Michael S. O’Hara, PT, OCS, CSCS
Treadmills are found in virtually every gym. Read the six treadmill facts you need to know. Meet a Fenton Fitness member who learned how to manage her back pain, and read about the seven best TRX exercises. Do you have limited time to exercise? Be more efficient with HIIT.
In this issue, Mike O’Hara, PT gives ten reasons to love lunges. Video of lunge exercises/progressions are included. In Going Grizzly, Mike presents the exercise combination of Crawls and Sandbag Carries; a combination that helps you train more efficiently and move better. Watch the video for instruction on these exercises.
In this month’s issue, Mike O’Hara, PT provides information on Achilles tendinopathy with exercises that will help prevent this painful condition. Watch the video for the exercises by following the link in the article “Achilles Recovery”. Mike also demonstrates and describes the combination of turkish get ups and waiters walks–paired exercises that can help you train efficiently. Video for this article can also be seen on our youtube channel; just follow the links in the article.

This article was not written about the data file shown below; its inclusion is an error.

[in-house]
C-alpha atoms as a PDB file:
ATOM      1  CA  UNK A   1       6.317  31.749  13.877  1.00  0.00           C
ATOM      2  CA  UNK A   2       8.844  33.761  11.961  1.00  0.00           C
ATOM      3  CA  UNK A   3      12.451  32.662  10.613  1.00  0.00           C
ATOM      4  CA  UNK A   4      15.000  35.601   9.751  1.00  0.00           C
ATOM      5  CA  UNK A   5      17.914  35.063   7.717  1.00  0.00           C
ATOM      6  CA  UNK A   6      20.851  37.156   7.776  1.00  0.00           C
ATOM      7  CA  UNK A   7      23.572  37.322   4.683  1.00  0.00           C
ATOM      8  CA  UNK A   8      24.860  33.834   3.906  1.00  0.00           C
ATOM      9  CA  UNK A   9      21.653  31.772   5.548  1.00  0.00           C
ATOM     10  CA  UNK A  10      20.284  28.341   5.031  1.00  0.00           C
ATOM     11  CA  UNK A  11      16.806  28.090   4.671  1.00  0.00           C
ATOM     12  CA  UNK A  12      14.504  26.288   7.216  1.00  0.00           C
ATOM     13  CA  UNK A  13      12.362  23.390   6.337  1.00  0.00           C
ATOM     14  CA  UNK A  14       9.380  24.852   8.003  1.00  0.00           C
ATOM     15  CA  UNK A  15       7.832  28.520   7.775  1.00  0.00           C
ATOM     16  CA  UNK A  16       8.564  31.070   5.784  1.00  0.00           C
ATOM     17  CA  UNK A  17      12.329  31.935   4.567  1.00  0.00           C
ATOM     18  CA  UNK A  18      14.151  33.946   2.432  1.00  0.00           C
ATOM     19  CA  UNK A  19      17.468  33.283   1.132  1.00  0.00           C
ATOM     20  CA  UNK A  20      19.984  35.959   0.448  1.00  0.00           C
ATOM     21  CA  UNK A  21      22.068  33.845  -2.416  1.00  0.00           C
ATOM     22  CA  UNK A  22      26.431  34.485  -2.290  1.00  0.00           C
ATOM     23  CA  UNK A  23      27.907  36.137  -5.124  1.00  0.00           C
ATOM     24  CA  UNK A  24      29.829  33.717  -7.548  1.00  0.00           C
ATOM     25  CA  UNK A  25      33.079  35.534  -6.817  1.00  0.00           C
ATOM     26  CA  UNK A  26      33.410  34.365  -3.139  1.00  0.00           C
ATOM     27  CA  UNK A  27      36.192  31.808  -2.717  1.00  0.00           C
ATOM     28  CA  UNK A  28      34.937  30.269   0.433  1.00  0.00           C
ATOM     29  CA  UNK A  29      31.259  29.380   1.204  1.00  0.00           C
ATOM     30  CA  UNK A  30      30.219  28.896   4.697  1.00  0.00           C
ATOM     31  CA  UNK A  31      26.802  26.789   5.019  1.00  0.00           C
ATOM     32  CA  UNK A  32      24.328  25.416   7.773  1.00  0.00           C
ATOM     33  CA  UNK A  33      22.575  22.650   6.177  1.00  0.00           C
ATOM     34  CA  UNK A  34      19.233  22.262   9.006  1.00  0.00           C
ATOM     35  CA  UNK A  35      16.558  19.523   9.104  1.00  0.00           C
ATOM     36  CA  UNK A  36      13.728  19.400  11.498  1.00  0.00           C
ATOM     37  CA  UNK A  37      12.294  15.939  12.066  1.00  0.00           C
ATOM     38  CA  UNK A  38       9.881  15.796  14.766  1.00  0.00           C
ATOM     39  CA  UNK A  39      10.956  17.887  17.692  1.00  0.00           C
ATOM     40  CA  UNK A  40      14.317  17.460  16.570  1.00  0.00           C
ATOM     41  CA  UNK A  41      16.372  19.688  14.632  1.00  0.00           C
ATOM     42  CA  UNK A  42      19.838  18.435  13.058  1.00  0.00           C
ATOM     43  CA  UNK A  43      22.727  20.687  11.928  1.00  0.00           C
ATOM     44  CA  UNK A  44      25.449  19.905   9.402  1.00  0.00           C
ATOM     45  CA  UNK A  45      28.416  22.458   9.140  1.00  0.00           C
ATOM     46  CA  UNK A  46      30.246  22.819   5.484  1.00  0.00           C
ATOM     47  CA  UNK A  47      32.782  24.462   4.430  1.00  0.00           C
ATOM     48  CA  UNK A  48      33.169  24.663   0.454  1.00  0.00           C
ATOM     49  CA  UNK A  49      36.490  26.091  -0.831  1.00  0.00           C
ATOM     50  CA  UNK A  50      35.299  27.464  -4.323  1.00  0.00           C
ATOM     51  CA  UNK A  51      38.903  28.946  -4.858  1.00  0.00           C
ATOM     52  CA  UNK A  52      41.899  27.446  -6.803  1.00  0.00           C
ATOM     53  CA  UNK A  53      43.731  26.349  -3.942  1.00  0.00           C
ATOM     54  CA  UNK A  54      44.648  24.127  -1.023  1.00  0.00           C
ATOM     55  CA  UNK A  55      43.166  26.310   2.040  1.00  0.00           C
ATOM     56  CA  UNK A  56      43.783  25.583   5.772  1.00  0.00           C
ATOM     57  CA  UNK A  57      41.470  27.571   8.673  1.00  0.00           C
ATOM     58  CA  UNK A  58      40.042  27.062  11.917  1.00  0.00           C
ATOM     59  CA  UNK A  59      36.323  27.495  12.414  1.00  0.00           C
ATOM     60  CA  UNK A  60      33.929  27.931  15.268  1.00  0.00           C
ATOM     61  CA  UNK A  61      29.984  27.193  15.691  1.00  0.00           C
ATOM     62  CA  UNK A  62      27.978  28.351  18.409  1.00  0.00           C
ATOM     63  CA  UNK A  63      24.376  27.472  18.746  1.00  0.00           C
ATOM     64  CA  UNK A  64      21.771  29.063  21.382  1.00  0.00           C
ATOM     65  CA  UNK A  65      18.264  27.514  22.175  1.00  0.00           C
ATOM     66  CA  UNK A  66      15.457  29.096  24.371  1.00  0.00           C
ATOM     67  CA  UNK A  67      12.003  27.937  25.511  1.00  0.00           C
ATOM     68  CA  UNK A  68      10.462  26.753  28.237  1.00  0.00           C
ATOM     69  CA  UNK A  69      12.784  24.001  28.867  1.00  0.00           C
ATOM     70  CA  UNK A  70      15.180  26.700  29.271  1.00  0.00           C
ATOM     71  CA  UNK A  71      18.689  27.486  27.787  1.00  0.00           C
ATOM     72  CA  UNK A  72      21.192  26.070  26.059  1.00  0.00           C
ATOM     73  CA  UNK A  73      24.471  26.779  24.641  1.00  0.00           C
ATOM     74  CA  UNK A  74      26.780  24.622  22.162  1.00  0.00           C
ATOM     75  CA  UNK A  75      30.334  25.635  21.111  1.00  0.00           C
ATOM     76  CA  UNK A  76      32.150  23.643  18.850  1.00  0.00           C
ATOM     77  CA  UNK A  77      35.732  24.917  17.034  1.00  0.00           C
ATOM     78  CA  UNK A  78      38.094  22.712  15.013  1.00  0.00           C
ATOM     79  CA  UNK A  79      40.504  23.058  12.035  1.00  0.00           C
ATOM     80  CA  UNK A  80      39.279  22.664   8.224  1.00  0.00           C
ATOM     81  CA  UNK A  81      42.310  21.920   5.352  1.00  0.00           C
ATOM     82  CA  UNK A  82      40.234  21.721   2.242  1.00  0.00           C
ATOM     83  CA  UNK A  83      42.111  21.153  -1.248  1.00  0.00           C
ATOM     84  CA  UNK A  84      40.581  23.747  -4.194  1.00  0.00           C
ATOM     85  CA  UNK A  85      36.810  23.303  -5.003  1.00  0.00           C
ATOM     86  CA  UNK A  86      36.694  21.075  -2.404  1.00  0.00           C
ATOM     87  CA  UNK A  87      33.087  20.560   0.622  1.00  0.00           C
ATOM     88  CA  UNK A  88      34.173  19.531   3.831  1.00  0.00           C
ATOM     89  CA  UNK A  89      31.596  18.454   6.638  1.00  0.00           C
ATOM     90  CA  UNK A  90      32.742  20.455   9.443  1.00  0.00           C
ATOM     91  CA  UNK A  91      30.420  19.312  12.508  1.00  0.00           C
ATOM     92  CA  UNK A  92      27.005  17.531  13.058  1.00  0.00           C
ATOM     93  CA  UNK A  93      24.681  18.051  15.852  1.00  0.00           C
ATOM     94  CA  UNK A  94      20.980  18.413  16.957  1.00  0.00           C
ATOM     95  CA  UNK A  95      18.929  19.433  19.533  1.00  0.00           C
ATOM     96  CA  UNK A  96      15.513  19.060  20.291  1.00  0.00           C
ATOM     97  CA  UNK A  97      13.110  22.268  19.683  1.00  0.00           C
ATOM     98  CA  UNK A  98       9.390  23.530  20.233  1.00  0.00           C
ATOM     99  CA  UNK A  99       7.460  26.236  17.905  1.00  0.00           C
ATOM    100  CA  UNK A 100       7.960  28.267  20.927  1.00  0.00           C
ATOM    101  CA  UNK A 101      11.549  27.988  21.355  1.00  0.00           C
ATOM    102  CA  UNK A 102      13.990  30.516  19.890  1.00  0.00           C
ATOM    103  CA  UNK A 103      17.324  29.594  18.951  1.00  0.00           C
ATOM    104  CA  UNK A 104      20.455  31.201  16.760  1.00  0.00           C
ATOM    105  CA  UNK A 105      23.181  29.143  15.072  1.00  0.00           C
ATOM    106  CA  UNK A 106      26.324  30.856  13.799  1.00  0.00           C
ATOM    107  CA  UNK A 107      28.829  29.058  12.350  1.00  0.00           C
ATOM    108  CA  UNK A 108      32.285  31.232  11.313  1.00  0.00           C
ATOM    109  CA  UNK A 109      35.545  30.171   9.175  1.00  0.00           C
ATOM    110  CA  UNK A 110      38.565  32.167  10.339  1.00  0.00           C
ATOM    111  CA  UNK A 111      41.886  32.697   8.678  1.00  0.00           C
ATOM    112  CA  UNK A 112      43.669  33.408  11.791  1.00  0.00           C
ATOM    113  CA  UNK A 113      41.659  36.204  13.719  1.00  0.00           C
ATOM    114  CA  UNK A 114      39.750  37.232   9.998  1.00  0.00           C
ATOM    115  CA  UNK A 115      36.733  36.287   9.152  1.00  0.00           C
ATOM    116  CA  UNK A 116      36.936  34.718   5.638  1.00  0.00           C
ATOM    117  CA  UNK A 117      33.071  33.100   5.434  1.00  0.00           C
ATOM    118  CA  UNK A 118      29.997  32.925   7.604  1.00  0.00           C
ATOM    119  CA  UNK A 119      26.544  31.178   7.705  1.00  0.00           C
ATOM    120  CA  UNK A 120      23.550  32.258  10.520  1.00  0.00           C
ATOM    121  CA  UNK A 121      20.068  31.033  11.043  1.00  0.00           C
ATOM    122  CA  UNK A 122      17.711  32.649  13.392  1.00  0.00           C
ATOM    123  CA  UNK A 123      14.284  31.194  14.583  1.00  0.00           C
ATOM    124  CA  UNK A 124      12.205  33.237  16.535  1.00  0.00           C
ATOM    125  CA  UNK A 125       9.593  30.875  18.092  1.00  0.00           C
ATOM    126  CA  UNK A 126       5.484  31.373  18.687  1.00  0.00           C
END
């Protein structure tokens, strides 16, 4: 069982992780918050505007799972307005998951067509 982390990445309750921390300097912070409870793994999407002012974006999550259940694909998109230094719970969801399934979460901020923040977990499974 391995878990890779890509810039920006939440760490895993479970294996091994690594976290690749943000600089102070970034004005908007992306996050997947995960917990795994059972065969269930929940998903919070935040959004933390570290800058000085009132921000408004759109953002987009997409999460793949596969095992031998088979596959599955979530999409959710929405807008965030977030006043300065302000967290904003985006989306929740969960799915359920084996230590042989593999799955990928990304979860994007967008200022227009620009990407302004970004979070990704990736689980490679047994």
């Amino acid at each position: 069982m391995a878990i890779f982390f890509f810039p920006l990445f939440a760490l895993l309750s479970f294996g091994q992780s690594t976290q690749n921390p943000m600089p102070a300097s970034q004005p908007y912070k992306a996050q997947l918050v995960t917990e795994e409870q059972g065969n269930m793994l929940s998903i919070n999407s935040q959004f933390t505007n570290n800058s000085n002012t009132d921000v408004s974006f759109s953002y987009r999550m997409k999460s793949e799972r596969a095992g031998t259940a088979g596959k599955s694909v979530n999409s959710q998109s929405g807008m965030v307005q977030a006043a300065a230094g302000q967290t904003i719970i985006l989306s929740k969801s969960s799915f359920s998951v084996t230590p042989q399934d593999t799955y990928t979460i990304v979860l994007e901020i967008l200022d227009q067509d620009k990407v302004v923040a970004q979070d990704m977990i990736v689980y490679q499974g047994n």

A Little Realistic Reasoning
Worst: I want to lose weight.
Most people are not successful in losing weight with exercise. The ones who are have generally been diligent in following a disciplined nutritional regimen and this was the reason the numbers on the scale went down. Now whether the reduction was good—fat loss, or bad—bone and muscle loss, we do not know, but exercise alone is generally a poor method of weight loss. Not losing any weight is a primary reason people stop participating in an exercise program.
Best: I want to stay healthy.
Two thirds of the American population get no regular physical activity. The adverse effects of a sedentary lifestyle have been proven. Physical inactivity is far more debilitating than most of us realize. One way or another, you will end up spending time and money on your health. Spend it up front with exercise and proper education, or spend it later on medical tests, disease treatments, and doctors’ bills. The good news is you get to choose.
Worst: I want six pack abs.
This is probably not going to happen no matter how hard most of us train. Body fat levels have to get down to well below 12 percent to see an outline of the abdominal muscles. Twelve percent for men is low and for women it may be unhealthy.
Best: I want my brain to function at high levels.